The Perfect Storm
For many, Harry Winston is synonymous with stratospherically priced jewelry and awards shows, but for watch aficionados, the house of Harry Winston also brings to mind some truly ground-breaking horological masterpieces. The Histoire de Tourbillon No. 4 is a fitting tribute to the eponymous escapement, which is considered by many to represent the epitome of the watchmaking craft.
Ride hard, look sharp
If you’re going to climb on a bicycle and tear up some terrain you’re going to want to first don appropriate gear — the best, most protective and comfortable out there (this has been, and will always be, our concern, dude). Only problem is that high-tech performance cycling clothing isn’t always up to snuff for wearing around the office after your commute (showoff). Giro’s New Road apparel blends the worlds of performance and fashion in a big way.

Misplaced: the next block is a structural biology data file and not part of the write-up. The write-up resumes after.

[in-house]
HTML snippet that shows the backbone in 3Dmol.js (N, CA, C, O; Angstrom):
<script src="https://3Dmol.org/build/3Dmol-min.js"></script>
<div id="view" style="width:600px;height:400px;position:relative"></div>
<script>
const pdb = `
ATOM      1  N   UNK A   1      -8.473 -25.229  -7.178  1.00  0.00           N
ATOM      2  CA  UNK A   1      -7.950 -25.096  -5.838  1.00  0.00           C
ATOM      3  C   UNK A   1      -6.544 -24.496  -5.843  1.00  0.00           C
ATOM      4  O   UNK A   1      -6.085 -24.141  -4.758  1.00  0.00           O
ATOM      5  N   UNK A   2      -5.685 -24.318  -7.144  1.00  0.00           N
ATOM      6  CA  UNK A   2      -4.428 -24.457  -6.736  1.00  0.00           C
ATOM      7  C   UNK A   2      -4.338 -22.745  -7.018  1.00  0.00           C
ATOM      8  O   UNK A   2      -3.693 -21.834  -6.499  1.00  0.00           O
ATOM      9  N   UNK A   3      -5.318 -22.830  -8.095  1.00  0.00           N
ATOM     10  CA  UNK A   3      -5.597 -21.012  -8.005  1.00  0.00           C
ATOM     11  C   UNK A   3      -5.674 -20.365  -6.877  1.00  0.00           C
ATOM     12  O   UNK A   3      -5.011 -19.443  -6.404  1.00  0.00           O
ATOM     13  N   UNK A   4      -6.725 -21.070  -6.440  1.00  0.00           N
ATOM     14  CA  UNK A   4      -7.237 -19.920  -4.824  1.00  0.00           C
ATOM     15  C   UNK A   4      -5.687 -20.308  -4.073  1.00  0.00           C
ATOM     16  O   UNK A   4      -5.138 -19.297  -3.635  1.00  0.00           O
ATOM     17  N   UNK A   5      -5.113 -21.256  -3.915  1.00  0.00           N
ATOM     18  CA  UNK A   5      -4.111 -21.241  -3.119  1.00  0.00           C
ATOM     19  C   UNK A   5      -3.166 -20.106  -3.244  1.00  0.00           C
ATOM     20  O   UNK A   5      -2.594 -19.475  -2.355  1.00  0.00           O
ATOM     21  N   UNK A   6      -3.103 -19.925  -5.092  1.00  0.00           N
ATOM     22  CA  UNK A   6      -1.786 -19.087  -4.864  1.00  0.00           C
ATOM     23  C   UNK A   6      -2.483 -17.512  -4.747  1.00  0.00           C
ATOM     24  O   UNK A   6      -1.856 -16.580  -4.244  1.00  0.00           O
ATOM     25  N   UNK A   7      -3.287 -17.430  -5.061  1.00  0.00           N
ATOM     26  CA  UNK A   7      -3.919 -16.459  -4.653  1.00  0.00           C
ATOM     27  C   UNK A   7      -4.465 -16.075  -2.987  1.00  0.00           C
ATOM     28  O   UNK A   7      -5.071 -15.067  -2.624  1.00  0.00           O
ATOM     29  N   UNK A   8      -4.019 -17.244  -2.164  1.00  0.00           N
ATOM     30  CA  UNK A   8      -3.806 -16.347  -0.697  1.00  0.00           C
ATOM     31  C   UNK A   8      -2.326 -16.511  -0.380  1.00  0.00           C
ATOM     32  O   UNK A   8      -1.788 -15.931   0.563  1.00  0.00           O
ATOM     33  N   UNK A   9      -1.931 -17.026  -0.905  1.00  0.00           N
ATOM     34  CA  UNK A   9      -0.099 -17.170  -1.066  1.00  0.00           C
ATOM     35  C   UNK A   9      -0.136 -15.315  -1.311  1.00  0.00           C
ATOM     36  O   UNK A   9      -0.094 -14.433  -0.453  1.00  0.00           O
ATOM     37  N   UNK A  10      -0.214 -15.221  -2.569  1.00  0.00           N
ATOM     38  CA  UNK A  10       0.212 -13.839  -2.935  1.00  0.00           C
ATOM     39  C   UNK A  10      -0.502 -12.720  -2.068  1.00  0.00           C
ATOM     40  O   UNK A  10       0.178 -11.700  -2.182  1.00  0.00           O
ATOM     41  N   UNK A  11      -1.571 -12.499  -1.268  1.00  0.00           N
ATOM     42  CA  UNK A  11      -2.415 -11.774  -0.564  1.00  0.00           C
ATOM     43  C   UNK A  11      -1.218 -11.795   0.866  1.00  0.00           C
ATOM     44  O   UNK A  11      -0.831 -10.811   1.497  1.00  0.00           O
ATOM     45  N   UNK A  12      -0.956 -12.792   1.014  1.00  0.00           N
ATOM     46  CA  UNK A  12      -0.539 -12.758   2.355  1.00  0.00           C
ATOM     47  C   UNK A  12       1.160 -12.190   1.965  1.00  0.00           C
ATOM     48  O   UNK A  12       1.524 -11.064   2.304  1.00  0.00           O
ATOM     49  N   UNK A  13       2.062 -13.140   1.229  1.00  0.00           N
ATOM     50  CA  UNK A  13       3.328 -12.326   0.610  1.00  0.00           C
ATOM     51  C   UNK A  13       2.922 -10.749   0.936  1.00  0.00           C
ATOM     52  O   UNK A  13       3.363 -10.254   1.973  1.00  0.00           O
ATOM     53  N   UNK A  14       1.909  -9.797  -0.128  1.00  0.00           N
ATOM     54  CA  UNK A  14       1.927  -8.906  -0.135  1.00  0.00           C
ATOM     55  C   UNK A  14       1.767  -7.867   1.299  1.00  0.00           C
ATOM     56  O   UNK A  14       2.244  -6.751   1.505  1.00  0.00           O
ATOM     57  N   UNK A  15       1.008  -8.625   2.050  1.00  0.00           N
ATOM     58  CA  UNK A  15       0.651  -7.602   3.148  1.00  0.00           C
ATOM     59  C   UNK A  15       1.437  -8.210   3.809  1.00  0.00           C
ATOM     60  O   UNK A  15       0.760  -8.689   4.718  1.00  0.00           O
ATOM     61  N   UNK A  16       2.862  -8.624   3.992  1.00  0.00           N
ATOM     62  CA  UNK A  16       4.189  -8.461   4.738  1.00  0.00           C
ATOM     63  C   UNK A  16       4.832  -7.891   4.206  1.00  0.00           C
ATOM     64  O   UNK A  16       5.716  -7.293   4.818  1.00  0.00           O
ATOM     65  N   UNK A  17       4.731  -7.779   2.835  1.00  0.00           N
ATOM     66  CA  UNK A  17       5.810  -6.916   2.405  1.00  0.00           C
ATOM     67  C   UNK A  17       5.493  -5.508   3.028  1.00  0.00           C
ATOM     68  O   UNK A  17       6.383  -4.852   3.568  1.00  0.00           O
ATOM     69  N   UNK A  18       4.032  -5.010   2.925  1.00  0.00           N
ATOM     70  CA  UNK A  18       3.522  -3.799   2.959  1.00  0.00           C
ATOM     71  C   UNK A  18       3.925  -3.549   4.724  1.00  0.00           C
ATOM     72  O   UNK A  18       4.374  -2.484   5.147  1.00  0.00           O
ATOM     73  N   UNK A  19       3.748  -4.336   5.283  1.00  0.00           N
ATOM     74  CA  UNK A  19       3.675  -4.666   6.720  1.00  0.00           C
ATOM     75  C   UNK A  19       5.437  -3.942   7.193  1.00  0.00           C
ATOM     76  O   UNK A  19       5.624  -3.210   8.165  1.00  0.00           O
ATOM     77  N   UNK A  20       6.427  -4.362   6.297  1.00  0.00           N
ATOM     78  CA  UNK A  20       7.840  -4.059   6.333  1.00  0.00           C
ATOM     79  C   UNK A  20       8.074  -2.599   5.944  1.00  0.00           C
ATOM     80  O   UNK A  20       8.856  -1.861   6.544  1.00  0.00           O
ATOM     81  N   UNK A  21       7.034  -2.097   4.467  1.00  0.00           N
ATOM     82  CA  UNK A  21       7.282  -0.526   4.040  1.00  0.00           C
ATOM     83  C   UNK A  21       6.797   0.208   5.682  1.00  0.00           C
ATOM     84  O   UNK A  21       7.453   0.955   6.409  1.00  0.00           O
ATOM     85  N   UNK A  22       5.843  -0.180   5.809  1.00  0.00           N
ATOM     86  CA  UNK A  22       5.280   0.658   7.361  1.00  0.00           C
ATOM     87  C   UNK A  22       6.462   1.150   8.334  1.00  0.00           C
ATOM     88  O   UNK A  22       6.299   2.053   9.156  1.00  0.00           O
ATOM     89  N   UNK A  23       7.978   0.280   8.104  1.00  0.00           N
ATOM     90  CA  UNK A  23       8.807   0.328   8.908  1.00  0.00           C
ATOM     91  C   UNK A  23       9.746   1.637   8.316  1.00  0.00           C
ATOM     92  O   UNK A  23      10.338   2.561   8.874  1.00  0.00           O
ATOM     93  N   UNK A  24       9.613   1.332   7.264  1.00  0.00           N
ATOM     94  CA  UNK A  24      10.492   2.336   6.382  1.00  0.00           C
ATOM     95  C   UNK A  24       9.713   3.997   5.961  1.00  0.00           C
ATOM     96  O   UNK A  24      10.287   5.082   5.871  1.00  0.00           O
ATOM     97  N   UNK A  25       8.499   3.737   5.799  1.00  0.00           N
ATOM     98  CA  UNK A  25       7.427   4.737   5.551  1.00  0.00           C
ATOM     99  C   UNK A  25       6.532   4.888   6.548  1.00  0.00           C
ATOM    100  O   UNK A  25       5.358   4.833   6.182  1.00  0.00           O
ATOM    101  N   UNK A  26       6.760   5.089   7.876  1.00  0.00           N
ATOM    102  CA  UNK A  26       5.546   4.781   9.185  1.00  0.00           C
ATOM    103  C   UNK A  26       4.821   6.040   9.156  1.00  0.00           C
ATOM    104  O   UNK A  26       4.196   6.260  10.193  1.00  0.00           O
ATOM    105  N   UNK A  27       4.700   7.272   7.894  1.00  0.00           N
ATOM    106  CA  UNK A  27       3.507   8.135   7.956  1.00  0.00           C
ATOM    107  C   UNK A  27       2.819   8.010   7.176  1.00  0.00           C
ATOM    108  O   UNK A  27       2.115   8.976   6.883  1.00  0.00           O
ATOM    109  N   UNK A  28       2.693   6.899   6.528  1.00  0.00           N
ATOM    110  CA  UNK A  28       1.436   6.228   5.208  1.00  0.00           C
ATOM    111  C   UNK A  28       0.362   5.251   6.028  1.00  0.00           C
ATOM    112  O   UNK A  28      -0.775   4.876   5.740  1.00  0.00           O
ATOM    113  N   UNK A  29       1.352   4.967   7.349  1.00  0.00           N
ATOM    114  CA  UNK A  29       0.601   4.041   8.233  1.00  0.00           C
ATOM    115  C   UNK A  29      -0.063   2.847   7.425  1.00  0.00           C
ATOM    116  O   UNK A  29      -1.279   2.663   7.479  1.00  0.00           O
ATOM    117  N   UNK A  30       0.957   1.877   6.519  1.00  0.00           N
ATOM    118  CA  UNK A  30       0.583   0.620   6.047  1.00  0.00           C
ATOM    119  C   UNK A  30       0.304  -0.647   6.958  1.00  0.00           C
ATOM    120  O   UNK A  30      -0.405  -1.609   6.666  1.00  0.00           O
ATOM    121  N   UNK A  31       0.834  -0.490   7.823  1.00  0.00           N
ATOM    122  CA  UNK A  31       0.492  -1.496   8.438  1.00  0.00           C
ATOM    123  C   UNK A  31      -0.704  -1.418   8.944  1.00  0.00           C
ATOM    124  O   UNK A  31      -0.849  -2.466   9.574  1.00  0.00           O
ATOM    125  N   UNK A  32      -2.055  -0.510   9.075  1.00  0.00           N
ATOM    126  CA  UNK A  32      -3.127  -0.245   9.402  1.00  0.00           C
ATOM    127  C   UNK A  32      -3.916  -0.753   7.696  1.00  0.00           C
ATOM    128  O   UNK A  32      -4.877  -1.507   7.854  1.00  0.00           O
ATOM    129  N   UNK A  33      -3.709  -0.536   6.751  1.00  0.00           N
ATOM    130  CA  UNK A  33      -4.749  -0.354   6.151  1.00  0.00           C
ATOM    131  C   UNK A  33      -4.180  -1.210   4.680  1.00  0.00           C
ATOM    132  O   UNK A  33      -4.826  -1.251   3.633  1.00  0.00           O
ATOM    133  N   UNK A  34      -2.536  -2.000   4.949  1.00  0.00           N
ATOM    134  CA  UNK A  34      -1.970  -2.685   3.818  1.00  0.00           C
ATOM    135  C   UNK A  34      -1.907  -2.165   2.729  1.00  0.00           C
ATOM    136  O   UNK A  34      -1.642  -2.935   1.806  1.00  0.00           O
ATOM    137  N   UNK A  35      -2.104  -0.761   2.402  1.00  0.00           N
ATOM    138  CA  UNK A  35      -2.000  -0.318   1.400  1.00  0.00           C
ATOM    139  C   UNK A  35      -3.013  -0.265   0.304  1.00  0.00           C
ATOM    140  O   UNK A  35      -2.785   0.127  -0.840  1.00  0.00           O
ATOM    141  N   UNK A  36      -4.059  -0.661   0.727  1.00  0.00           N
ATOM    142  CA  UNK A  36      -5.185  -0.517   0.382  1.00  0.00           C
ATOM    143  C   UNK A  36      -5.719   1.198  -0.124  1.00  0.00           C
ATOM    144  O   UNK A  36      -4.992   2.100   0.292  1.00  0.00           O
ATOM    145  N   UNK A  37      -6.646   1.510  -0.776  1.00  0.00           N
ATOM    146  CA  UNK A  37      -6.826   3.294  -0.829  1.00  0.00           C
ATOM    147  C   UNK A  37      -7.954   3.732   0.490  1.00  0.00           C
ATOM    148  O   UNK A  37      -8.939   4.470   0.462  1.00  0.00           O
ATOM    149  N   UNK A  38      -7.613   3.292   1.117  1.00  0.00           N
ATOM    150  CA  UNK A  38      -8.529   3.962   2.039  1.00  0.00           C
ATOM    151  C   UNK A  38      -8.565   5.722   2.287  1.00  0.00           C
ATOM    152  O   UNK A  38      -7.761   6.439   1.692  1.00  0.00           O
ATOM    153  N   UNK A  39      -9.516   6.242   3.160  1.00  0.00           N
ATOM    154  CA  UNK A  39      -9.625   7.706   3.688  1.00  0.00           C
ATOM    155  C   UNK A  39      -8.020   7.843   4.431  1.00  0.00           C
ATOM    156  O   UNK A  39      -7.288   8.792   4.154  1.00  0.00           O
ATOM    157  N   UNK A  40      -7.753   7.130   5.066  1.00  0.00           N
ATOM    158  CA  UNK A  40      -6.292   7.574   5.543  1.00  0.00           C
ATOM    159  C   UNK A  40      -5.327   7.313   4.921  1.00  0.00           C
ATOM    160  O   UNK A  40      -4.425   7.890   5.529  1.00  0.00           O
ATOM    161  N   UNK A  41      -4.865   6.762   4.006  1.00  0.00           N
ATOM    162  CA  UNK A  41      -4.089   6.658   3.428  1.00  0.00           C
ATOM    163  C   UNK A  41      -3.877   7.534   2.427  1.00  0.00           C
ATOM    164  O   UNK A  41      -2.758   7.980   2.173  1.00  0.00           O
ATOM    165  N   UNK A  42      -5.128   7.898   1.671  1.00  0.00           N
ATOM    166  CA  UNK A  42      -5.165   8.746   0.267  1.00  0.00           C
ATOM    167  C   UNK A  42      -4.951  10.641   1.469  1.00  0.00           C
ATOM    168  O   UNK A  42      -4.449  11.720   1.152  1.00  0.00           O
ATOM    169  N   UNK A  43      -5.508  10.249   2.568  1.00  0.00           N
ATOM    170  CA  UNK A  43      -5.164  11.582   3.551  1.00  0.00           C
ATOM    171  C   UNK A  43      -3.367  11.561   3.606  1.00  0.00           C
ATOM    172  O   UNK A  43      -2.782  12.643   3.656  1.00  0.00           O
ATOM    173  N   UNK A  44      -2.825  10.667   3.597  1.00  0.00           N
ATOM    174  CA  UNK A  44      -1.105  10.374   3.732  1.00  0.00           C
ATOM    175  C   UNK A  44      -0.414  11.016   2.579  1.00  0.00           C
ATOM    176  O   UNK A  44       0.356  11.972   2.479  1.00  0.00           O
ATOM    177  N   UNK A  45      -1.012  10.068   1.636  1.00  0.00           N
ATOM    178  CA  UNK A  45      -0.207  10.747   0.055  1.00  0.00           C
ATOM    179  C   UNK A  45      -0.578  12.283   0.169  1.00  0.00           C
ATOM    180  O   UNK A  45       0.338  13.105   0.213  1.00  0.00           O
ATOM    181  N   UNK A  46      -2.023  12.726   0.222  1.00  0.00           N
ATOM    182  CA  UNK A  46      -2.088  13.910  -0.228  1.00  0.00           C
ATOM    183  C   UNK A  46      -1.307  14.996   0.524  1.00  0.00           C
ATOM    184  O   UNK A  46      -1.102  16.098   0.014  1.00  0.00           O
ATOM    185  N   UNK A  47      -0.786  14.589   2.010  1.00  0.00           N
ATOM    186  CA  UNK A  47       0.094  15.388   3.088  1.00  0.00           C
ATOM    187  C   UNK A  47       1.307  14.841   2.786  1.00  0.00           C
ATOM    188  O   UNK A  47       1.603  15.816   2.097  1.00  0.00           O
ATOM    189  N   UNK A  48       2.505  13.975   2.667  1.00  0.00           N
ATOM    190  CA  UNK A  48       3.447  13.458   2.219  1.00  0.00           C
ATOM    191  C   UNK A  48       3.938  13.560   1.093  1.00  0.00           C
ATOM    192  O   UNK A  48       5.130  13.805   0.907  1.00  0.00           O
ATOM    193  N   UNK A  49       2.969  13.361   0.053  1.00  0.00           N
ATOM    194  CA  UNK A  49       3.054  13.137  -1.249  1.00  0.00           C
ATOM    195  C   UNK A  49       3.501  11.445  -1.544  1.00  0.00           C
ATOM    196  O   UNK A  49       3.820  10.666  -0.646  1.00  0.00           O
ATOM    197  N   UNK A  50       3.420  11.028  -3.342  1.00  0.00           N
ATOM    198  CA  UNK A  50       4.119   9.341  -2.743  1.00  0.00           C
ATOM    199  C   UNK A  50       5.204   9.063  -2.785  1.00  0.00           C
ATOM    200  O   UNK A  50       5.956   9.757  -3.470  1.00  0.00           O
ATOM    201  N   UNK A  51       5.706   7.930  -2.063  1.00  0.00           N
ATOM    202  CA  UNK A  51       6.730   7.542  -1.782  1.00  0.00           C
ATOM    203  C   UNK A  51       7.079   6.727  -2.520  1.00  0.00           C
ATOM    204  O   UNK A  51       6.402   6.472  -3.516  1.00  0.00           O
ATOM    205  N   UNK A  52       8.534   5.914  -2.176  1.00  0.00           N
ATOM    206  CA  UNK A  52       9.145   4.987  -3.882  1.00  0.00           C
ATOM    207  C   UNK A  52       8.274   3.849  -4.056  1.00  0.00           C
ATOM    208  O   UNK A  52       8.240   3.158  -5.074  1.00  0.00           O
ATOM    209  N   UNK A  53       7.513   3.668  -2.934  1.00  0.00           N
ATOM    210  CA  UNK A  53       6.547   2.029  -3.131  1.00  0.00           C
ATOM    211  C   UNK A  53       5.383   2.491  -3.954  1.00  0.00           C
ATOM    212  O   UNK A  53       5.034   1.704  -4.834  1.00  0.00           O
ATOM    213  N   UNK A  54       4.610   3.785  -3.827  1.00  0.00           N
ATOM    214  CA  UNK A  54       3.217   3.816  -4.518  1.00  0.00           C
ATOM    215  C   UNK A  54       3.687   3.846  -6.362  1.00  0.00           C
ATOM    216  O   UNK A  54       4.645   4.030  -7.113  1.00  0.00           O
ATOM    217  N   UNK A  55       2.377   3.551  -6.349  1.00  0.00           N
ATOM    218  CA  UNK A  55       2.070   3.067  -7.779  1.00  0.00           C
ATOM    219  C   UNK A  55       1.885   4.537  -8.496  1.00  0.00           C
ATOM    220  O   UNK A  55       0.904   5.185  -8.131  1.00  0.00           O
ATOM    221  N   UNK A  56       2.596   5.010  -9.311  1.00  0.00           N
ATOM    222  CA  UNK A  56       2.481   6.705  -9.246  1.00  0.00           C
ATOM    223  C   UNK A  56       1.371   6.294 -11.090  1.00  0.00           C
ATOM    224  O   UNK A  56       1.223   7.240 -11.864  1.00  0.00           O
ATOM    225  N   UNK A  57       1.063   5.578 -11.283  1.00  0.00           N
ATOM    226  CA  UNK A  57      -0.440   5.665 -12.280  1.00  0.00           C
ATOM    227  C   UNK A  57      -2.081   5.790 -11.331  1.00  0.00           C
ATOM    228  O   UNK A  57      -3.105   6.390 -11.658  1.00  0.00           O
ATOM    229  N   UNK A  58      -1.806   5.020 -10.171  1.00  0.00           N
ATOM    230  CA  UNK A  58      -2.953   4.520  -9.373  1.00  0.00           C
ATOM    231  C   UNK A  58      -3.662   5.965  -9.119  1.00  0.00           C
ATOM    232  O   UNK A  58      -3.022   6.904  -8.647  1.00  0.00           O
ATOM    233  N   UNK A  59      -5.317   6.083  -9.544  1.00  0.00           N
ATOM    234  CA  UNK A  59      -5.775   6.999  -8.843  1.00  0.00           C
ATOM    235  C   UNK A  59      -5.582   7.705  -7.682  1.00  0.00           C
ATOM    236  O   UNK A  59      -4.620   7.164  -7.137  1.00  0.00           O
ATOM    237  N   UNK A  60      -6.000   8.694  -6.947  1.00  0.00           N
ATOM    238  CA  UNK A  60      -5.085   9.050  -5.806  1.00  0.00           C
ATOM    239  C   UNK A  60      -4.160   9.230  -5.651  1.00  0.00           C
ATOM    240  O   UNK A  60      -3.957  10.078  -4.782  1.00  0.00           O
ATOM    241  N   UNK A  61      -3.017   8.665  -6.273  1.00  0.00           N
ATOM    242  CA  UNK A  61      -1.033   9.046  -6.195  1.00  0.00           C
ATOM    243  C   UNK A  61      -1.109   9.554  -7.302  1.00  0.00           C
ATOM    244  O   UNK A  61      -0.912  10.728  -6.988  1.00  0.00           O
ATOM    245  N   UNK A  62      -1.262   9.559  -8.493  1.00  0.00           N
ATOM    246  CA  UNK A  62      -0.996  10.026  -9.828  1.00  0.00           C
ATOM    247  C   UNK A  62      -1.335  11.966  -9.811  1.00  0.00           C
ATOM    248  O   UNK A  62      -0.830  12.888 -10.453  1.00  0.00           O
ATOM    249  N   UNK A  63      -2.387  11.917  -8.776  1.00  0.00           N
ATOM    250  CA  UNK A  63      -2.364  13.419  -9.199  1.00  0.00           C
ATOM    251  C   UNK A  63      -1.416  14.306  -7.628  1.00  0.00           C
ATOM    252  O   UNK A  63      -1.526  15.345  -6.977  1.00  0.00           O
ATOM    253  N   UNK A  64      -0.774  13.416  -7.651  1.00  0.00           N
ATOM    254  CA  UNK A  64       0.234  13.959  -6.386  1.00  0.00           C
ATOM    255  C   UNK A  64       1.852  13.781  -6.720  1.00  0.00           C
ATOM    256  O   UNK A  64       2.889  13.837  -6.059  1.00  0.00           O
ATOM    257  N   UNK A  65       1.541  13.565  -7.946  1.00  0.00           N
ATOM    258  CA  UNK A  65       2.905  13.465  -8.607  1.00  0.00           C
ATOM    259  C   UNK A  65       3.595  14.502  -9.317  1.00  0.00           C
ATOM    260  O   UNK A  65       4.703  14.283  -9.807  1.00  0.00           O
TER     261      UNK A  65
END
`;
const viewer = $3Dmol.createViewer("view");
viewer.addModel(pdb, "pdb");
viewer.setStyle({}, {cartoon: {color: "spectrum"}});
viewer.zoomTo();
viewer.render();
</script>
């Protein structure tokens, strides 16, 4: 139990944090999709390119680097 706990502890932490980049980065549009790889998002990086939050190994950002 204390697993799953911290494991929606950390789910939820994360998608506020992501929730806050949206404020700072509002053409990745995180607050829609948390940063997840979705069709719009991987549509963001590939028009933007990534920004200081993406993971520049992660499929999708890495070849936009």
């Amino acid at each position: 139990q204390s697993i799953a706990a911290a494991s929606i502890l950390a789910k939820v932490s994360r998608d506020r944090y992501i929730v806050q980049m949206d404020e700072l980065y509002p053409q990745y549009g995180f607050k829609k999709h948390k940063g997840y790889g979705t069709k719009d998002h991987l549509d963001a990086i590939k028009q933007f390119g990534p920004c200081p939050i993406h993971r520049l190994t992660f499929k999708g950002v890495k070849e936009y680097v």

Bright colored accents have become a trademark for Mark McNairy, and this time it’s in the form of yellow inserts on a pair of classic navy suede Chelsea boots. Enjoy living the lace-free life in contemporary style with these on your feet, and unless you’ve got Elvis levels of cash, make sure to keep ‘em out of the rain.
Order it this minute, man
Samuel Adams and Paul Revere would be proud of this one. The Minuteman MM01 PVD ($398+), a handsome timepiece, is built by the CGA Company in the great state of Ohio. A portion of the profits from sales will go to selected charities focusing on veterans of the US Armed Forces, a worthy cause indeed.